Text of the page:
The National Assembly, which was composed of two chambers,8 served “as the highest legislative organ” and “manifest[ed] the will of [the] people.”9 The National Assembly’s powers included, inter alia, ratifying and abrogating laws, approving the state budget, endorsing development programs, ratifying international treaties and agreements, and approving or rejecting high-level appointments.10 The Constitution stipulated that the judiciary “shall be an independent organ of the state” comprised of the Supreme Court, Courts of Appeal, and Primary Courts.11 The Supreme Court was composed of nine members, appointed by the president and endorsed by the National Assembly.12 The judges of the top court were promised lifetime financial security at the end of their terms under certain conditions.13

The judiciary was generally authorized to consider all cases filed by real or incorporeal persons (including the state).14 The Supreme Court also had the power to review laws, legislative decrees, and international treaties for their compliance with the Constitution.15 Trials were required to be open to the public,16 and Afghan judges were instructed to state the reasons for their verdicts when issuing decisions.17 (The Attorney General’s Office (AGO) was part of the executive organ and, as with the bench, envisaged to be independent in its performance.)18

The Bench and Flawed Institutional Design

Notwithstanding the establishment of a mechanism of checks and balances, the institutional design was hogtied by serious flaws — particularly considering Afghanistan’s history of authoritarianism and the rulers’ strong autocratic tendencies. These structural deficiencies produced a weak separation of powers system and emboldened the executive branch to increasingly disregard the rule of law. Some of the core institutional flaws that afflicted the bench in particular concerned judicial appointments, judicial review powers, budgetary issues, jurisdictional limitations, and the legal education system.

In a country where the courts were traditionally subordinated to the ruler, the Constitution gifted the president an unduly expansive role in judicial appointments. The president not only enjoyed the authority to appoint judges to the Supreme Court19 but also the sole discretion to select the chief justice of the top court.20 Judicial appointments to lower courts also required the approval of the president.21 Moreover, the president held the power to retire judges and accept the resignation and dismissal of lower court judges.22 In essence, the judicial appointment process bore a substantial resemblance to high-level appointments in the executive branch.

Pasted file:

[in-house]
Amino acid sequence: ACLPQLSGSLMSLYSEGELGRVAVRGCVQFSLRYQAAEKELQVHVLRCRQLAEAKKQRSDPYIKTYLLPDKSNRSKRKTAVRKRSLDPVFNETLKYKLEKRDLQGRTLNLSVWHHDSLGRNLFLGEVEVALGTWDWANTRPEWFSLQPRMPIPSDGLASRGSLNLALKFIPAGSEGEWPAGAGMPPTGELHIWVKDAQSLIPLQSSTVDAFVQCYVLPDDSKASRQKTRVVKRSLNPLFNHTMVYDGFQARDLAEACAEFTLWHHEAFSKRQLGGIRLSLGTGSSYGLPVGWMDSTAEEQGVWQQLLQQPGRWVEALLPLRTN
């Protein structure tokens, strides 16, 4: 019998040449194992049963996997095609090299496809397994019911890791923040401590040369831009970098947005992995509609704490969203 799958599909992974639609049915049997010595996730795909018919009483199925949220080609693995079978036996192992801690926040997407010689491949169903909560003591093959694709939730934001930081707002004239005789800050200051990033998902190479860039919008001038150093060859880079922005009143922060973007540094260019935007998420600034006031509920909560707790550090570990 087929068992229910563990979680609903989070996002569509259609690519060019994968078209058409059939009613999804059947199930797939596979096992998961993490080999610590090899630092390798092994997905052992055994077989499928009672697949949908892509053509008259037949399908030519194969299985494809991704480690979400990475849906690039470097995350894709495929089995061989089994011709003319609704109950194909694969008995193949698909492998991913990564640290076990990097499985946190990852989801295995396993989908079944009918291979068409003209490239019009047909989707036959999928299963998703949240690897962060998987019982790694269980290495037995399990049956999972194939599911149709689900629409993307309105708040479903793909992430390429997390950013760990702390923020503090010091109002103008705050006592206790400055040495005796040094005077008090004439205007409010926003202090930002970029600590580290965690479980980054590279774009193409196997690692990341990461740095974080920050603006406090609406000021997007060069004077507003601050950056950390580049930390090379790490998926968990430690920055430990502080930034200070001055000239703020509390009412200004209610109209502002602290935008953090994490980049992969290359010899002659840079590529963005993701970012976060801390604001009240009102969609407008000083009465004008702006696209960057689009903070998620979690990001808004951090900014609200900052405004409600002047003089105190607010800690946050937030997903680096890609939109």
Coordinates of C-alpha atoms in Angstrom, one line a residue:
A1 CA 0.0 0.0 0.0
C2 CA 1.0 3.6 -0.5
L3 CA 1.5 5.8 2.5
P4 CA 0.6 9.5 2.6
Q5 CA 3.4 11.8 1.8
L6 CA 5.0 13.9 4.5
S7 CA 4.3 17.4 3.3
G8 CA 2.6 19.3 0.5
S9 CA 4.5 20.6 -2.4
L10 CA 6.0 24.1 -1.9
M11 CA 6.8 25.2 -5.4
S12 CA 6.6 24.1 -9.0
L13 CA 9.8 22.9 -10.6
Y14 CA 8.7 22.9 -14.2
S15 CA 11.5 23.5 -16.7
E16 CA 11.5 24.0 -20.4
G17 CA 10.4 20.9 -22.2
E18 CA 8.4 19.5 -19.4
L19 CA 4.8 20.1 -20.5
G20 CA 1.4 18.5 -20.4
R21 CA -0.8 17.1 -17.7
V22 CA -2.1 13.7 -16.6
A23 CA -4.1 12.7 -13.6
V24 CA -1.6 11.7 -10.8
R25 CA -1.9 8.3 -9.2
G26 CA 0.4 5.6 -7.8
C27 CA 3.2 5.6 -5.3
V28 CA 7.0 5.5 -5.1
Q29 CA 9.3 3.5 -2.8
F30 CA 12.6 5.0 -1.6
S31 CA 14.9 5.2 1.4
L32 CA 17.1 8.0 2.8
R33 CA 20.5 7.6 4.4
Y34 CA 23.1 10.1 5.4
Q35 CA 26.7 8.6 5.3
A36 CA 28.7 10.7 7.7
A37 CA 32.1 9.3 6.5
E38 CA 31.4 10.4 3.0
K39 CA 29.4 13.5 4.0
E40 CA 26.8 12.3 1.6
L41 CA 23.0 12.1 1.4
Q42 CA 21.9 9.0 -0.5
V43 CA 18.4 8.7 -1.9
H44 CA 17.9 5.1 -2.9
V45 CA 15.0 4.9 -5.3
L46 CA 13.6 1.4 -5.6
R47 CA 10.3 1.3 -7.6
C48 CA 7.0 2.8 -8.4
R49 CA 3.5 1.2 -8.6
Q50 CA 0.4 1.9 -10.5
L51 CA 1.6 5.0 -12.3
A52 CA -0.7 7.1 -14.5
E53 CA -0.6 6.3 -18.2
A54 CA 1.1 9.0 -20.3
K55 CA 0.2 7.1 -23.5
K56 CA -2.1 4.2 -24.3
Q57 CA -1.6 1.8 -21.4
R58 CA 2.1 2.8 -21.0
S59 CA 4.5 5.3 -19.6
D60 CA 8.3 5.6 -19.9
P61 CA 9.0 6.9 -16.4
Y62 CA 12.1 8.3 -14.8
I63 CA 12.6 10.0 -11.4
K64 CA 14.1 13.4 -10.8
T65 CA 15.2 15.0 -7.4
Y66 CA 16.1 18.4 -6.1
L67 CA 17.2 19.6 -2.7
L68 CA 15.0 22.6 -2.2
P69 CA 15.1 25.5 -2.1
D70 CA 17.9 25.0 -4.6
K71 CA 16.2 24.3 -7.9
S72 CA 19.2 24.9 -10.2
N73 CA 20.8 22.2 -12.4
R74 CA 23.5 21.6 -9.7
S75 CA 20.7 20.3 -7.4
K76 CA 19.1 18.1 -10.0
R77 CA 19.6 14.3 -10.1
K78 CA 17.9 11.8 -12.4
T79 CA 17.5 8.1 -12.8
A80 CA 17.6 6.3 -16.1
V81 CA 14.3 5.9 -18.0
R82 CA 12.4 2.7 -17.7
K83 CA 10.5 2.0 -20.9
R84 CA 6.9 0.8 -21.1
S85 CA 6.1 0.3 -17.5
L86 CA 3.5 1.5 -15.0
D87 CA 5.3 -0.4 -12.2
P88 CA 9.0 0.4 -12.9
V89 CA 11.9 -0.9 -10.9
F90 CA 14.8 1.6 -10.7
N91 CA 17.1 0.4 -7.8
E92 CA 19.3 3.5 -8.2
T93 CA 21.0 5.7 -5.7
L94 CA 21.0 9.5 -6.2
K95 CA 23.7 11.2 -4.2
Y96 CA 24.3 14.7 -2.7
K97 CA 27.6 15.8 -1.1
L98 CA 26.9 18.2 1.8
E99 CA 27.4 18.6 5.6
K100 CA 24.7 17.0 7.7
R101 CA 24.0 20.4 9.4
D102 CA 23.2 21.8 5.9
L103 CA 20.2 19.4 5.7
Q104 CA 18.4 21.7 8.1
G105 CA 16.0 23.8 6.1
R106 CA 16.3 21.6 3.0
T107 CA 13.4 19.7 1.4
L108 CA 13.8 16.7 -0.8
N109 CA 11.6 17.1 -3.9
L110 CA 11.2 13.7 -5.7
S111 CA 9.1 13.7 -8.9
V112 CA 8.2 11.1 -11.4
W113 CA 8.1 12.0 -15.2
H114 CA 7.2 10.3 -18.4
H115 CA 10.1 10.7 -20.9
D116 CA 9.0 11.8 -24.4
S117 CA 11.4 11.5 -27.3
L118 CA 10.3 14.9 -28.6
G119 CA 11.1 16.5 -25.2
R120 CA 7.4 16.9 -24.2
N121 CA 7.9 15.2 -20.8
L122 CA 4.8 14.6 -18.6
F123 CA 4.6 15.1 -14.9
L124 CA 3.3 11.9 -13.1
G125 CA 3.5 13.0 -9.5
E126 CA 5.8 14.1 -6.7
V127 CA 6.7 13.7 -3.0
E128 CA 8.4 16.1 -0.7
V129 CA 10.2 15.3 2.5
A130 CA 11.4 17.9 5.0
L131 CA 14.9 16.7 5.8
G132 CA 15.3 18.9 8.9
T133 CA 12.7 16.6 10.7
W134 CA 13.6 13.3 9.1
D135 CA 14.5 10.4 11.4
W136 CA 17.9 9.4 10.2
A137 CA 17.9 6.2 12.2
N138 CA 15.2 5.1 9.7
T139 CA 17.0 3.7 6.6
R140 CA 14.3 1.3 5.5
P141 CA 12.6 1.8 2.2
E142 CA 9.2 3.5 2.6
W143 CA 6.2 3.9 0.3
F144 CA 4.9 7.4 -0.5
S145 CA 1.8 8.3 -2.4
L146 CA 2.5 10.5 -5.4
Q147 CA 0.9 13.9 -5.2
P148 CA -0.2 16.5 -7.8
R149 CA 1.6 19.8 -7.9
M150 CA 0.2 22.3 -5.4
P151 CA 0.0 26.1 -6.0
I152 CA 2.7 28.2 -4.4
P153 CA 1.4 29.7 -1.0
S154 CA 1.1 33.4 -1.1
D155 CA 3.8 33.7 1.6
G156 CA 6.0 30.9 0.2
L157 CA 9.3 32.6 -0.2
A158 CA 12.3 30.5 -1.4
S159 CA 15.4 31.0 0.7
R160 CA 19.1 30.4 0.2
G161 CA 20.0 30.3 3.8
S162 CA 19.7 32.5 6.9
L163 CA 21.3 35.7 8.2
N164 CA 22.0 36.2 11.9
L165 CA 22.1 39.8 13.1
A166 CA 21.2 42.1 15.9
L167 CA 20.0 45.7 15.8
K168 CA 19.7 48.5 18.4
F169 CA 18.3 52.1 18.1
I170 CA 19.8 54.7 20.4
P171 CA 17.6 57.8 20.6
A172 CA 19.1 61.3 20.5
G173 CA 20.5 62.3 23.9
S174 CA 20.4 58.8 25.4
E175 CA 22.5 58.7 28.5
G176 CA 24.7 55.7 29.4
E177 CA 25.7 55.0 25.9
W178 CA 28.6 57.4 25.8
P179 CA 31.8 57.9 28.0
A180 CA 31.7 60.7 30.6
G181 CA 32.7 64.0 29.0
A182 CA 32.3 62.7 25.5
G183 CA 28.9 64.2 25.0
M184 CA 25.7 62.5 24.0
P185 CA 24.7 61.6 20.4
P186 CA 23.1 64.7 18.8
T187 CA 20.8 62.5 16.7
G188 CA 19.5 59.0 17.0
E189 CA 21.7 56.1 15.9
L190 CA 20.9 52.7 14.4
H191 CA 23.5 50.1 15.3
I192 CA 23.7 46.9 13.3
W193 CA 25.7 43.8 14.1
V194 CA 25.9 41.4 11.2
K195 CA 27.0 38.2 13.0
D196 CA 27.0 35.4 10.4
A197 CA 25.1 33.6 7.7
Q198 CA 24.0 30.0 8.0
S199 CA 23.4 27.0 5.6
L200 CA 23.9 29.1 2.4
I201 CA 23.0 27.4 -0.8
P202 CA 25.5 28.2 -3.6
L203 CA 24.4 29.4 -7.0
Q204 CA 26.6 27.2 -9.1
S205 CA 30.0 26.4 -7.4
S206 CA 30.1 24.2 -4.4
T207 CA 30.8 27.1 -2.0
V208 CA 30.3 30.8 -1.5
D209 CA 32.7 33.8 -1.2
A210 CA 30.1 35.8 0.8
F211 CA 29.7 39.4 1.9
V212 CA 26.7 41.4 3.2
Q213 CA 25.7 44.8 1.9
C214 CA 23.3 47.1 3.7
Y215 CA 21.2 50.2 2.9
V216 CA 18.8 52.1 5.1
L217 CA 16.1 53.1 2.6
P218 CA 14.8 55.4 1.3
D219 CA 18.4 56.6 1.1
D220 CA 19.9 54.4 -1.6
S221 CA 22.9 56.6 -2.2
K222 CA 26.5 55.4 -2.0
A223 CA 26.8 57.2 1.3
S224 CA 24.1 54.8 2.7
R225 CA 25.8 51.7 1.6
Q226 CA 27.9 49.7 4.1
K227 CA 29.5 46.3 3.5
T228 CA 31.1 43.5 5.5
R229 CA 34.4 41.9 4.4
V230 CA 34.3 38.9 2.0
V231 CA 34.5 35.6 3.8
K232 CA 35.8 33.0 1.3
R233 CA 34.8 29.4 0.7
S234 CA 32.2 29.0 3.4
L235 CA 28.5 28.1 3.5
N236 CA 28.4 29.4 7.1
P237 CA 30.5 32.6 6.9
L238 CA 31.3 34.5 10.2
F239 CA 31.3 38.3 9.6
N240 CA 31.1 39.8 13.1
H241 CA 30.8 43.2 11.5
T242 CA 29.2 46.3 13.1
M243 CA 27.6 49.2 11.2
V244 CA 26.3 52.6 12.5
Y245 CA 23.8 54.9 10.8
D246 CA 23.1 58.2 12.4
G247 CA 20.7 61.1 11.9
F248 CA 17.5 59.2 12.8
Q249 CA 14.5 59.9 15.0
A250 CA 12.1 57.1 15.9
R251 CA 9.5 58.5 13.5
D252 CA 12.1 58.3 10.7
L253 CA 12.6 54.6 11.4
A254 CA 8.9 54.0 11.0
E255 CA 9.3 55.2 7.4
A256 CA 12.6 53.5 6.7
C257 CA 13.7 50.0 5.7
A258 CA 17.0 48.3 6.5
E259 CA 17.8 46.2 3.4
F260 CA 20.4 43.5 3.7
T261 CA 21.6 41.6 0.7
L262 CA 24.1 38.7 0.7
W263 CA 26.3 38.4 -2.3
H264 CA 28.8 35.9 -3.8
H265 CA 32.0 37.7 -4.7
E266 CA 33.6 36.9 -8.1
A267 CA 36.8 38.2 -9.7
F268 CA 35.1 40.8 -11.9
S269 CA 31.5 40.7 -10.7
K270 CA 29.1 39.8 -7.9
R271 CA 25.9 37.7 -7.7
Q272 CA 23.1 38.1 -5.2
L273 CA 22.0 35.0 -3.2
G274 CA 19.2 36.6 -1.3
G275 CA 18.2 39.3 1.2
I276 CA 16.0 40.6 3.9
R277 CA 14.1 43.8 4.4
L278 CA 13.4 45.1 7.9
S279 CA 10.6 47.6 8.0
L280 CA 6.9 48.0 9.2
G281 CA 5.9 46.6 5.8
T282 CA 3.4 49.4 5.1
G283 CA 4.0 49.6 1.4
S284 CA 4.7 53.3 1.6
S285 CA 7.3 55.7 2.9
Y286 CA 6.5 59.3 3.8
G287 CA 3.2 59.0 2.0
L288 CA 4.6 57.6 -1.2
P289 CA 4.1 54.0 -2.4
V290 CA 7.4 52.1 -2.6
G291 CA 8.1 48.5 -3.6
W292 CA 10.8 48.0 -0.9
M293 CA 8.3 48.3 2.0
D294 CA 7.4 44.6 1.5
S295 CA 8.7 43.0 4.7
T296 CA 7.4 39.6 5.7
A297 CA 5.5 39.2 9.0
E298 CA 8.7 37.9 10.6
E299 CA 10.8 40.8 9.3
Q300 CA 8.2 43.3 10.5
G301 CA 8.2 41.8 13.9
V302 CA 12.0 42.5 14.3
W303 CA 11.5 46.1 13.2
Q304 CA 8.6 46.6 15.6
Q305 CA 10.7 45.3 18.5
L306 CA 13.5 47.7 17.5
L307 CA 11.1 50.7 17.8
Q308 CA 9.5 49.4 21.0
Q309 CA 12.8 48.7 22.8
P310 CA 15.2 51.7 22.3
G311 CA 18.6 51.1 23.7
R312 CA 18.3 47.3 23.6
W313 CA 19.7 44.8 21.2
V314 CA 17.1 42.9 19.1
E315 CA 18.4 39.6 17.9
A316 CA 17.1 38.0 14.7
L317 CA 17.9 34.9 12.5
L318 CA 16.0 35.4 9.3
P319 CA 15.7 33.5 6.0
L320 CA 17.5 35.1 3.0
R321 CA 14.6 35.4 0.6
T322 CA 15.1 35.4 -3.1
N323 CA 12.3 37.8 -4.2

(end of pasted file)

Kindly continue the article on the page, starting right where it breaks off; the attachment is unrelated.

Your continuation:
Afghan presidents Hamid Karzai and Ashraf Ghani used this leverage over the Supreme Court in various ways — including by extending their own presidential terms unconstitutionally. In 2019, for instance, contrary to constitutional stipulations, Chief Justice Sayed Yousuf Halim rubber-stamped President Ghani’s request to extend his presidential tenure.23 The approval reflected a disturbing quid pro quo practice between the president and the top court of prolonging each other’s terms without regard for the law.

The Constitution further limited the Supreme Court’s authority through ambiguous provisions concerning judicial review. This apparent lacuna was exploited by the other two branches, to the top court’s chagrin. Article 121 of the Constitution granted the Supreme Court the authority to “review the laws, legislative decrees, international treaties as well as international covenants for their compliance with the Constitution and their interpretation in accordance with the law.”24 It was argued, for instance, that Article 121’s reference to “in accordance with the law” empowered the Parliament to modify the Supreme Court’s jurisdiction to conduct judicial review.25 Article 121 also limited the exercise of the review power only to requests by the government and lower courts — thus effectively denying standing to other key stakeholders, including the legislature.26